ICPDR Partner GEF Will Expand Ocean Support with a New High Seas Treaty
The new agreement, known as BBNJ, commits countries to safeguard life on the high seas through various means, including the fair use of marine genetic resources, area-based management tools such as marine protected areas, environmental impact assessments, capacity building, and the transfer of marine technology. The agreement would cover waters like the Black Sea, the Danube’s receiving sea. The ICPDR has been collaborating with the Black Sea Commission, responsible for the sea’s sustainable management since 1997, working to remedy environmental degradation of the Black Sea originating in the Danube through a ‘Joint Technical Working Group.’ As the Danube discharges into the Black Sea at the Danube Delta, the Danube water quality is directly connected with the Black Sea’s status, the BBNJ will be another positive forward for the Danube basin.
GEF CEO and Chairperson Carlos Manuel Rodríguez welcomed the draft treaty stating, “The ocean is a critical source of life, food, energy, and recreation, and we need to care for it. It is extremely heartening to see countries come together to prioritize the biodiversity and ecosystems of the high seas.”
Established in 1992, the GEF is a family of funds dedicated to confronting biodiversity loss, climate change, pollution, and land and ocean health strains. It provides grants and blended financing for policy support to help developing countries address their biggest environmental priorities and adhere to international environmental conventions. Over the past 30 years, the GEF has grown into a global partnership of 183 countries. It has provided over $22 billion in grants and blended finance and mobilized $120 billion in co-financing for more than 5,000 national and regional projects. This has included projects on biodiversity, climate change, desertification, and toxic pollutants.
The GEF and the ICPDR
In the Danube Basin, as in many other water bodies, pollution, especially from organic substances and nutrients, poses a major long-term threat to the environment. The GEF, therefore, began its work in earnest with a single goal: to build the willingness and capacity of a diverse group of riparian nations to work together. The working hypothesis of the GEF’s International Waters intervention was to get countries to realize the benefits of shared water resources through cooperation with their neighbors. Everyone in the Danube Basin needed to understand the benefits of working together to share and improve transboundary resources. Its involvement began with a regional focus, supporting steps toward a binding international convention. Once this framework was in place, a top-down approach was adopted, ranging from basin-wide agreements and implementing bi-national, national, and local measures to working with individual farmers to improve their practices.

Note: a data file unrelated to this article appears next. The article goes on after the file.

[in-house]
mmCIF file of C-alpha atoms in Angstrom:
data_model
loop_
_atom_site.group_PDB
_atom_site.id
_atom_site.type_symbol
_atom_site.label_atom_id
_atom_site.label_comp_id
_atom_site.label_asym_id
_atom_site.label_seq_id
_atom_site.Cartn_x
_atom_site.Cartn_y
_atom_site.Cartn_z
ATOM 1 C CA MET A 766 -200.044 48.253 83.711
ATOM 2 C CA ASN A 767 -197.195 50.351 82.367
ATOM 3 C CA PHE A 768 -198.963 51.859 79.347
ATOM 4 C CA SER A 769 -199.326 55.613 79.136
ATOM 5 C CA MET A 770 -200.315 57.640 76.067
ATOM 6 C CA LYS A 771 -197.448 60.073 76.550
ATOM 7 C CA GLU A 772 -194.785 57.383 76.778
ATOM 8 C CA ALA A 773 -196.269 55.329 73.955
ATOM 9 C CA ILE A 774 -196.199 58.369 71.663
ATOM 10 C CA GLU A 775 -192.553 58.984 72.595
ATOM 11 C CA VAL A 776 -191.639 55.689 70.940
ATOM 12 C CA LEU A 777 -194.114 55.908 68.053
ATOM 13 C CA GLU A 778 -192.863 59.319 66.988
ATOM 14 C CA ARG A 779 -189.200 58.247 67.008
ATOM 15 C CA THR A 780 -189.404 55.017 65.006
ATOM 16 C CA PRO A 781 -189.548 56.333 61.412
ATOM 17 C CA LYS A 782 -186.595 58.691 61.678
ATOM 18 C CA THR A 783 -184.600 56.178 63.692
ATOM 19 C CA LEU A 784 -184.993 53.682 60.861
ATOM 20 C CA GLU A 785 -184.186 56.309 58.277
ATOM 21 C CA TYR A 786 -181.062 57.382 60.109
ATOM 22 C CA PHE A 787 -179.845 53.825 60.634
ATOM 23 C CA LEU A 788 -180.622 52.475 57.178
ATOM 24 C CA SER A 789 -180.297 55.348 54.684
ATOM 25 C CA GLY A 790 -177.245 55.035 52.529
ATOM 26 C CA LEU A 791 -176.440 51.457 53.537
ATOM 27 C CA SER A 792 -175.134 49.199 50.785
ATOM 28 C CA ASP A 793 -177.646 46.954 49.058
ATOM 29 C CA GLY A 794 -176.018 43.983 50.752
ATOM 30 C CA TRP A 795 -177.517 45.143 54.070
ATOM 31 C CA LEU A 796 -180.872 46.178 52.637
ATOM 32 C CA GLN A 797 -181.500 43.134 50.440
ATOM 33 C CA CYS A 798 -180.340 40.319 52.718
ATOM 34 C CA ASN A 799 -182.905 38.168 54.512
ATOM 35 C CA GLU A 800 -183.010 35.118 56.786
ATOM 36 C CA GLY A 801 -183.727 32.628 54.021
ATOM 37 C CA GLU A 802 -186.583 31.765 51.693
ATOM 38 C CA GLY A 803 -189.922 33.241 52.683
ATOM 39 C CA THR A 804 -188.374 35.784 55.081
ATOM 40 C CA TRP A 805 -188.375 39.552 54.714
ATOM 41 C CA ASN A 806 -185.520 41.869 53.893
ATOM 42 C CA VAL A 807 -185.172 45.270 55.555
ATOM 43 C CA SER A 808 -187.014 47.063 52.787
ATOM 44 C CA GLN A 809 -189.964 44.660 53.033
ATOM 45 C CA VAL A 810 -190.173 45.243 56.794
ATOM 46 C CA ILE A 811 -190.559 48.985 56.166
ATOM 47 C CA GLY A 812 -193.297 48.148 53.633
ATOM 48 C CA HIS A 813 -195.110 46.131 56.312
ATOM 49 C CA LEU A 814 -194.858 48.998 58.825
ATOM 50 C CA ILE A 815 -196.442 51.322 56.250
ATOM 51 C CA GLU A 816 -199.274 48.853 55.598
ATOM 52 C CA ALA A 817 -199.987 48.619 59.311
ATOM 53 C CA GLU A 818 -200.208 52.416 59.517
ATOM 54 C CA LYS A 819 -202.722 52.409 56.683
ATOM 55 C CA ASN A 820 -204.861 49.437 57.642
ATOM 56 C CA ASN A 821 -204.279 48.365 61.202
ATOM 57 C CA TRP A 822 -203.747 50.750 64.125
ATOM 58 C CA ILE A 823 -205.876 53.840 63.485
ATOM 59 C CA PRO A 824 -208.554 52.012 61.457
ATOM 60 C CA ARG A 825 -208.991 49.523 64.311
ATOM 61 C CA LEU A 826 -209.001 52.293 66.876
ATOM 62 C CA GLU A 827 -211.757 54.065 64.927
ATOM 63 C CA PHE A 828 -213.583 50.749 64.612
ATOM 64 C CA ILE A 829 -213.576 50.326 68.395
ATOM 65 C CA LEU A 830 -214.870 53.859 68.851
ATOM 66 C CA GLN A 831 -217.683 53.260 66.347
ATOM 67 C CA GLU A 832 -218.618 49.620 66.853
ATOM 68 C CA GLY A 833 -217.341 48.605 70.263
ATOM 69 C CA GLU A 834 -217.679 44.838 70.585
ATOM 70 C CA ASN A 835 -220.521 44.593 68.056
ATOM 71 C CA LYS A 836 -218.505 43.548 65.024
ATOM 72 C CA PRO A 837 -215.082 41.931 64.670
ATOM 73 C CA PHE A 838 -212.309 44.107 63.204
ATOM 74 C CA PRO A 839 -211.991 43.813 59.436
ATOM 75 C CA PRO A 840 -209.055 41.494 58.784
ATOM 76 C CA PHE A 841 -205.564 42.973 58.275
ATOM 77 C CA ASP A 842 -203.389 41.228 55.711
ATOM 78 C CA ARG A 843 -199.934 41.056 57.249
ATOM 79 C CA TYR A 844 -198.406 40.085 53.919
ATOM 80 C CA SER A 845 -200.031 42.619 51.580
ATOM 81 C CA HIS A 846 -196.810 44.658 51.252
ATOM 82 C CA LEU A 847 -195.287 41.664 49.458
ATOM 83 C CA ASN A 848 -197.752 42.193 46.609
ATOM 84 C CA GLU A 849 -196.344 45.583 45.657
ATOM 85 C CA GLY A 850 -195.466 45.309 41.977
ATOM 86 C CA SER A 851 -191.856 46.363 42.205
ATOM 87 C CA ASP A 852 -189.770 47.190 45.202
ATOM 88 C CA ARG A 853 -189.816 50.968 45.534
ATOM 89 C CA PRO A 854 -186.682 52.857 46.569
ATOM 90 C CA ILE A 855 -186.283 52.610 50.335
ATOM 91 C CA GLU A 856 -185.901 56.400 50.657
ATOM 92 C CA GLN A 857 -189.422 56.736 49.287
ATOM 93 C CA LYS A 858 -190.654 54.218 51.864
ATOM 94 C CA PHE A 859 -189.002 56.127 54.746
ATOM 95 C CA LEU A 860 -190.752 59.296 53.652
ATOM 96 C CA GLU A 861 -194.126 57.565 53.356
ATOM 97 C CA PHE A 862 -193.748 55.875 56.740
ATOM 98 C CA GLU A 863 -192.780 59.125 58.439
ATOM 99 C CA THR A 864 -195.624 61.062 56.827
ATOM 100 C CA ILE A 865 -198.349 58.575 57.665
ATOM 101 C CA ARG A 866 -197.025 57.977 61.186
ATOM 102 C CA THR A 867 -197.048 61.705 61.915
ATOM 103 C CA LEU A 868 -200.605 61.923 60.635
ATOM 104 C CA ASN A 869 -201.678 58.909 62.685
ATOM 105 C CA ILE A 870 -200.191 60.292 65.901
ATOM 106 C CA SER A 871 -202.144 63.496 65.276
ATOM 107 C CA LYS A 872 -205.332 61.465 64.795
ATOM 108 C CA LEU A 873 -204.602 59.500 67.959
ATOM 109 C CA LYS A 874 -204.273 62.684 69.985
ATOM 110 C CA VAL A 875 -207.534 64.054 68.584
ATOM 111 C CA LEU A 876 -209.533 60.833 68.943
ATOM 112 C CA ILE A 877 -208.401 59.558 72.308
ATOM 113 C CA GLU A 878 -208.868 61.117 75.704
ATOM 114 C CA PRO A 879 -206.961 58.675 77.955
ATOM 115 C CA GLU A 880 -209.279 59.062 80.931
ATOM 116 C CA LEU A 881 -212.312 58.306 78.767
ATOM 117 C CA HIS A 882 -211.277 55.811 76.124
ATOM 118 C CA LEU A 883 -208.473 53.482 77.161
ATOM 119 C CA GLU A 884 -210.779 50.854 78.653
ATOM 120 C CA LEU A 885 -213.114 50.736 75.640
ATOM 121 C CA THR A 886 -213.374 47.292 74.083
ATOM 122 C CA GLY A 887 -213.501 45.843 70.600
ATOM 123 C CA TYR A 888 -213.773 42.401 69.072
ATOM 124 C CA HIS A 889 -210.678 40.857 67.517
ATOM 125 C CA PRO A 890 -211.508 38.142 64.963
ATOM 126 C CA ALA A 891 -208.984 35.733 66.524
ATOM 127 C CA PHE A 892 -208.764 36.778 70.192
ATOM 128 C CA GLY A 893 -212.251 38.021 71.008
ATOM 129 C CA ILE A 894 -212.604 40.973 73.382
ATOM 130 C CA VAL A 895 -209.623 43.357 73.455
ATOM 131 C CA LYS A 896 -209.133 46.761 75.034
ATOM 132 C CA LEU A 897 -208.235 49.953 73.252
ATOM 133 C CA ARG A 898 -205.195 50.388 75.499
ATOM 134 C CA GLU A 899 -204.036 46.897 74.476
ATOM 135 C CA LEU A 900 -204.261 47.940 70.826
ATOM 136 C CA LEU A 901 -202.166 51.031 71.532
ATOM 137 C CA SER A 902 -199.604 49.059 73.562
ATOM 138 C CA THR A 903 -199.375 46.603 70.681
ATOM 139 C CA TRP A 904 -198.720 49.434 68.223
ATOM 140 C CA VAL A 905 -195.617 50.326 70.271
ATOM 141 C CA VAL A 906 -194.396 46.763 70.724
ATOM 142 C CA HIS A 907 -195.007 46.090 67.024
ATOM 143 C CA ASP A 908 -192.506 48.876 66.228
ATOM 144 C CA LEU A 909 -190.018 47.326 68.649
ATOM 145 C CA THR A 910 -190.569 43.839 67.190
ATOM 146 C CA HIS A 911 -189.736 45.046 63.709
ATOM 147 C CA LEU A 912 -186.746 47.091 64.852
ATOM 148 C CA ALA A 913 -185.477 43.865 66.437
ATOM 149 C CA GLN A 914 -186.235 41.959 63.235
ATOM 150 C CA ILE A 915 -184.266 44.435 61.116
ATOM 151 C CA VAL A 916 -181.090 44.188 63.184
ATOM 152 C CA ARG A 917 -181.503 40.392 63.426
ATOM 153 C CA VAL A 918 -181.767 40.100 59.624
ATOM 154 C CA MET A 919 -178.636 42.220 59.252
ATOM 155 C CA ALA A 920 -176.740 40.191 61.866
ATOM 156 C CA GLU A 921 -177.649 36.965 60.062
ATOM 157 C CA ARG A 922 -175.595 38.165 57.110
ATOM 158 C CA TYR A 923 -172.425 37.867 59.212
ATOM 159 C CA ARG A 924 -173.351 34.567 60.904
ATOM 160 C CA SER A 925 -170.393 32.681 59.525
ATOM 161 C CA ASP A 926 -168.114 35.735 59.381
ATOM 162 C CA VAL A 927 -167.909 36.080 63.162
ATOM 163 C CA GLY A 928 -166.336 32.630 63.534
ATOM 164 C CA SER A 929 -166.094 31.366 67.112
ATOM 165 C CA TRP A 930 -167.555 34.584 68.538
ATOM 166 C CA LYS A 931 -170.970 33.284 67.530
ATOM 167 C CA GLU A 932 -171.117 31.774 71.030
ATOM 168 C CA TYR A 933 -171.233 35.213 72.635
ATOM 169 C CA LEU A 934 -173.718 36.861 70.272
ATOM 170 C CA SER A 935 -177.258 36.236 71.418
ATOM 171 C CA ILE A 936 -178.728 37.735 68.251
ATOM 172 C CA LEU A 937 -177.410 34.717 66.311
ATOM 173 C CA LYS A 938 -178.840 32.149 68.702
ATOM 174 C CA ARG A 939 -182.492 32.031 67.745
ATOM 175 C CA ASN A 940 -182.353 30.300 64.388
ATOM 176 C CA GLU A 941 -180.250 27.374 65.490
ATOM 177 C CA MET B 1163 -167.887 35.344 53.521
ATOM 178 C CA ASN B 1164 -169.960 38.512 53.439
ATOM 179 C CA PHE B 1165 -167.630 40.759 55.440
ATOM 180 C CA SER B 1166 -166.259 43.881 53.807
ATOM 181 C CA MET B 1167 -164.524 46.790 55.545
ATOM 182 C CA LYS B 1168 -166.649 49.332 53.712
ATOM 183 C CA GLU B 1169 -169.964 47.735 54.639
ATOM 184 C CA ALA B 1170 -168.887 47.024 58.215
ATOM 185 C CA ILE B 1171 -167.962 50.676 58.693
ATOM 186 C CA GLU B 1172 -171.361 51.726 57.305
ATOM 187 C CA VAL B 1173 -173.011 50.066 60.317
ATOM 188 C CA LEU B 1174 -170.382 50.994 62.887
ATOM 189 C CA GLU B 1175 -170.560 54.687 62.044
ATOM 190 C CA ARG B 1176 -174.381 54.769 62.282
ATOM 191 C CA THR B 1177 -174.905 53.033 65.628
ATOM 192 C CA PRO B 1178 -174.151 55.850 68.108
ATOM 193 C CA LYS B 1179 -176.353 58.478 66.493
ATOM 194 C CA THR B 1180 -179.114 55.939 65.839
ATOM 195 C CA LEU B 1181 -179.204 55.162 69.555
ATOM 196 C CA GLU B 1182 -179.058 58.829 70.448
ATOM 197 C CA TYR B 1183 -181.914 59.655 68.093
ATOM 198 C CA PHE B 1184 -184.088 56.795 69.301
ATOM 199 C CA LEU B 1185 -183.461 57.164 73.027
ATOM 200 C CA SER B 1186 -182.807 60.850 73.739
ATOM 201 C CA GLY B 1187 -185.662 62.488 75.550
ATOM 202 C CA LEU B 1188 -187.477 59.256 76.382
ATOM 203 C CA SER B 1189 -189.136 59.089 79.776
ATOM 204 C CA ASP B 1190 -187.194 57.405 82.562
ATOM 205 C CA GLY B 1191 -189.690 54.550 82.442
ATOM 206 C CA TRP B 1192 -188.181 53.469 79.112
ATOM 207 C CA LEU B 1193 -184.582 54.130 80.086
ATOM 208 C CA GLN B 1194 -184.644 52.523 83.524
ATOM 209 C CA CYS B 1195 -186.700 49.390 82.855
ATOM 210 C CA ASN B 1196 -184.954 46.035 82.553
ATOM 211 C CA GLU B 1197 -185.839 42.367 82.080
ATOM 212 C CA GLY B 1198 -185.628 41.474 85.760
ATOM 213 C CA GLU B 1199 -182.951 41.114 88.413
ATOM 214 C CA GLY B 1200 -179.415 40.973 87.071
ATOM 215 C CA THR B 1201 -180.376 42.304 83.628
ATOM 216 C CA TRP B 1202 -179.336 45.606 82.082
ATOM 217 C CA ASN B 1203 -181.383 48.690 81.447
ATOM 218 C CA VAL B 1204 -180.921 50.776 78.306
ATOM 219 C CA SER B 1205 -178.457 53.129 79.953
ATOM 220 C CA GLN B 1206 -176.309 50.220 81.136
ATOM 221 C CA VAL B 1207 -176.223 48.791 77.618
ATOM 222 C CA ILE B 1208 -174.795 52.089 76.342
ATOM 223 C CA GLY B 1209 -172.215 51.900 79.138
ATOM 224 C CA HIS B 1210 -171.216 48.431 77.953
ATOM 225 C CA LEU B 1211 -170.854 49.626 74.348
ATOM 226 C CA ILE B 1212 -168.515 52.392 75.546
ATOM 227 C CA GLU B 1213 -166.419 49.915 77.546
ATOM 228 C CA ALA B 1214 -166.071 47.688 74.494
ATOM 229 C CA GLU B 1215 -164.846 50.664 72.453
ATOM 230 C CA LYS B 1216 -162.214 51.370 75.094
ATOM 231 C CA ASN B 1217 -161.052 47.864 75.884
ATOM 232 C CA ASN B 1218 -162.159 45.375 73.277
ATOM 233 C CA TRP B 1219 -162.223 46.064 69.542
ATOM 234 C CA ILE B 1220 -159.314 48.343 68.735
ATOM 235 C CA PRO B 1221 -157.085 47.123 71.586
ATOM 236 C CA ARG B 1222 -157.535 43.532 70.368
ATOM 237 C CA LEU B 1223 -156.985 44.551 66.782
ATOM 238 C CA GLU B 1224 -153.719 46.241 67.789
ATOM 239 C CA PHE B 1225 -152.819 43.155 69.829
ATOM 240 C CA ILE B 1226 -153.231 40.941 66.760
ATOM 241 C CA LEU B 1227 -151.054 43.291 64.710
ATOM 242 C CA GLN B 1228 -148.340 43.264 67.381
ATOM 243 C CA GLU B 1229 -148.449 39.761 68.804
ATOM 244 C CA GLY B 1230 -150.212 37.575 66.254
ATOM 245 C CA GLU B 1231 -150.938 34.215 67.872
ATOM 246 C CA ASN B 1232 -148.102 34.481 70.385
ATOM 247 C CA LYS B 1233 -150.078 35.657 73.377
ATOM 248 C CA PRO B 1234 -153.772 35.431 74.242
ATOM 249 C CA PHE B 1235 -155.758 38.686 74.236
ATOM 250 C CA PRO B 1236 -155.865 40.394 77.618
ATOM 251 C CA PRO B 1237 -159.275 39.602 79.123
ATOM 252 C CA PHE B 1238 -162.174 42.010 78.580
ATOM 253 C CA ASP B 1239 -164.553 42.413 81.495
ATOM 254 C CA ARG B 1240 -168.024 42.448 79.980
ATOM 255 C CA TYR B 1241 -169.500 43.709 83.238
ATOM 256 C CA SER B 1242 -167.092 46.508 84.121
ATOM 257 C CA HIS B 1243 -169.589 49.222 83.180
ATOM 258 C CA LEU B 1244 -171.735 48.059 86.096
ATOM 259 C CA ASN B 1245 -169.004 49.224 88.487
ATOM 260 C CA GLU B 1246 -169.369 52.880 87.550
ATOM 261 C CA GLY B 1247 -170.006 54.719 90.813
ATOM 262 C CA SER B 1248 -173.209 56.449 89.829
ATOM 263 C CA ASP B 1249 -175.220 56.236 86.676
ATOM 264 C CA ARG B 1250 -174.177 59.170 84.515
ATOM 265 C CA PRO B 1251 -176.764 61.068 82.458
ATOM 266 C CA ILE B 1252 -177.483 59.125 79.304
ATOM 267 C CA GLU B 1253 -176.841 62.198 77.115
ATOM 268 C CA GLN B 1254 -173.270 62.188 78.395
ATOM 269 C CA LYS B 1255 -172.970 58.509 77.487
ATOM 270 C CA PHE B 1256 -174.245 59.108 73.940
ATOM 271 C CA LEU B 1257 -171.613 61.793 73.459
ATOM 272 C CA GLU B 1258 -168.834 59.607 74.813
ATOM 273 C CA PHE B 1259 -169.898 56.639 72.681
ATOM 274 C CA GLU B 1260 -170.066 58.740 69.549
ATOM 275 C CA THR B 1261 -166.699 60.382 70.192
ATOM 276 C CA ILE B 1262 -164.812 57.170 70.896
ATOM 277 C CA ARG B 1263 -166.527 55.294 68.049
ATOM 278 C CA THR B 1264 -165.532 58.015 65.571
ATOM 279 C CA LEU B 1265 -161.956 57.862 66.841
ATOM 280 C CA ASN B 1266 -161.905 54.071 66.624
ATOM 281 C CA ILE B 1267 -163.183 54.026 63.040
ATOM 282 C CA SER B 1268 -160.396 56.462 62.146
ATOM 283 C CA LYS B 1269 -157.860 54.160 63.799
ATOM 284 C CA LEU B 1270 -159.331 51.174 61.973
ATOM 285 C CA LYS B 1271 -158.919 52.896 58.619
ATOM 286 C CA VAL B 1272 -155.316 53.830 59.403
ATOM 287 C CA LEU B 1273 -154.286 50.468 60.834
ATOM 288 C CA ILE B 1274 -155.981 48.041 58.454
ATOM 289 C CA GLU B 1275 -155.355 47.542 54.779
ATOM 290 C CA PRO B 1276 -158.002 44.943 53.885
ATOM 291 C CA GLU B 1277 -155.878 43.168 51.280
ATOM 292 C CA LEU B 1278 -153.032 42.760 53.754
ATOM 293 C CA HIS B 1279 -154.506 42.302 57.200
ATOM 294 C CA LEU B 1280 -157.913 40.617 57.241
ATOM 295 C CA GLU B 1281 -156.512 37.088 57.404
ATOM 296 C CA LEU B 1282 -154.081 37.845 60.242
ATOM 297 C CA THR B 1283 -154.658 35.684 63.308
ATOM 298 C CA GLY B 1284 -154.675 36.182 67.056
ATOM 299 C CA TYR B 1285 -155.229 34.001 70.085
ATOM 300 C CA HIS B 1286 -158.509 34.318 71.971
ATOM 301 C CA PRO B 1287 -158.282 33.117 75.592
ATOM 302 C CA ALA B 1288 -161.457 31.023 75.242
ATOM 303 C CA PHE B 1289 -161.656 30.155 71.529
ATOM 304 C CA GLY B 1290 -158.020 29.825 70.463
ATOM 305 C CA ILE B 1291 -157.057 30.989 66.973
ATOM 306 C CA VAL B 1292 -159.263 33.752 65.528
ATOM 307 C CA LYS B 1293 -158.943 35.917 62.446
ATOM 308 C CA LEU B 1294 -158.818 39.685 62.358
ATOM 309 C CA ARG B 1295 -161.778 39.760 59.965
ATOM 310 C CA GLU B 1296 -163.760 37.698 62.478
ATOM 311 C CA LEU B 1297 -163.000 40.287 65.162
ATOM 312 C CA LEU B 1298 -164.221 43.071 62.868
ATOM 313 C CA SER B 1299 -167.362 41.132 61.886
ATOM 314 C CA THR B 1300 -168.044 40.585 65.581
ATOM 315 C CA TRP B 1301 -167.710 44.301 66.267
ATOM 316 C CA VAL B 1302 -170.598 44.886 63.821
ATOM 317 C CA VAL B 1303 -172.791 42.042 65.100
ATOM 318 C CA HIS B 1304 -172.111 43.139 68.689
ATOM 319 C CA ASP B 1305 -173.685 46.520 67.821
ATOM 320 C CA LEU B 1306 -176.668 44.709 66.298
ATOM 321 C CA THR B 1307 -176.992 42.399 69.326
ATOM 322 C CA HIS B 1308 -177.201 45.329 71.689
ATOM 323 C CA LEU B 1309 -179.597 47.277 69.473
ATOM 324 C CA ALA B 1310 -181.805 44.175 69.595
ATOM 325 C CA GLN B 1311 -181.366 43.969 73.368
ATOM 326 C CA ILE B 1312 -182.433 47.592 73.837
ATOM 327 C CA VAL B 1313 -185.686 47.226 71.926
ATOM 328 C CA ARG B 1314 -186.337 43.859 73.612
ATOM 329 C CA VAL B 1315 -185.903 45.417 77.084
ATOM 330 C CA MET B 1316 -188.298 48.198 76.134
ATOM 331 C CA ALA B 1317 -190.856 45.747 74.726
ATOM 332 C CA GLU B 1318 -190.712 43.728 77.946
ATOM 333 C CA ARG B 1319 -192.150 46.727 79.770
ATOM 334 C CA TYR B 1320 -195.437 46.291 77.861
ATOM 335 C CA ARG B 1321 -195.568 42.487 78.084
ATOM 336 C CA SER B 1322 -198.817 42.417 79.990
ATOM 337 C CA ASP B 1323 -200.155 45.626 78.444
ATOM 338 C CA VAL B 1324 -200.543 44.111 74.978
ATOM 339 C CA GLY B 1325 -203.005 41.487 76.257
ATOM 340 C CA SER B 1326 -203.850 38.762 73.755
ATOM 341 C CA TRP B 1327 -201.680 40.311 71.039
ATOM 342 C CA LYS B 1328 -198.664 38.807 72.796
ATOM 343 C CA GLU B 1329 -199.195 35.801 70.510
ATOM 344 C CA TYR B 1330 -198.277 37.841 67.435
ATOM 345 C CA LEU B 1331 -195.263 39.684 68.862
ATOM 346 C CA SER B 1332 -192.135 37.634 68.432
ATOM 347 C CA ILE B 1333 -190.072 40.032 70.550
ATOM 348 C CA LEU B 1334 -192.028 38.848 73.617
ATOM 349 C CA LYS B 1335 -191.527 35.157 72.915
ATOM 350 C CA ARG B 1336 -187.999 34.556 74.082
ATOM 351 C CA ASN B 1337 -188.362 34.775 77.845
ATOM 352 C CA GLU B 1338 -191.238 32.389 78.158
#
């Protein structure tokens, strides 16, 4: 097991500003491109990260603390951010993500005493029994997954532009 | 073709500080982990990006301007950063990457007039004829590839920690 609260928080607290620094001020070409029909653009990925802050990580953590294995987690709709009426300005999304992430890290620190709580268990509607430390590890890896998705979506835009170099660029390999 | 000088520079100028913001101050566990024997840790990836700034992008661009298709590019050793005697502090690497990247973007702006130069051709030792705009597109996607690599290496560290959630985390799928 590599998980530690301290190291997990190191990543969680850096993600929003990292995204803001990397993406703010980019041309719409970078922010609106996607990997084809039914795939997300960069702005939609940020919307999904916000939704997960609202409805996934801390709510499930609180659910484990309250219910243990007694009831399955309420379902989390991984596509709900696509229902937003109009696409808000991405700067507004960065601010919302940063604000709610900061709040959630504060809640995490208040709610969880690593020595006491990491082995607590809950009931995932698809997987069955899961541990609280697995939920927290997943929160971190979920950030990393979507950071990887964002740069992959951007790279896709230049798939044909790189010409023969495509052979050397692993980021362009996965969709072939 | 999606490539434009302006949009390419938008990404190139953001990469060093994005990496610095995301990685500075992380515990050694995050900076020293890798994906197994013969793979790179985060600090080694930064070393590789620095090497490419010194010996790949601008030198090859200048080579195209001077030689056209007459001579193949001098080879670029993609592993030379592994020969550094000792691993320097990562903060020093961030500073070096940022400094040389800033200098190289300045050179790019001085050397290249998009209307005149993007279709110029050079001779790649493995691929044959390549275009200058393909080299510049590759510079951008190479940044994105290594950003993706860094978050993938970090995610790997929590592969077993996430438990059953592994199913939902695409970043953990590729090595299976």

The support provided by the GEF has turned the Danube into a model of integrated river basin management, enabling the ICPDR to implement the Water Framework Directive, which has now become the benchmark for European transboundary water bodies. The GEF has also supported the Commission in its philosophy of adopting a holistic approach to the pressures facing the river, including eutrophication problems caused by agricultural inputs, the importance of flood buffering attributes of riverine wetlands, and the critical need to improve tariff and charge schemes for water and sanitation systems.
Source: GEF, Editorial: ICPDR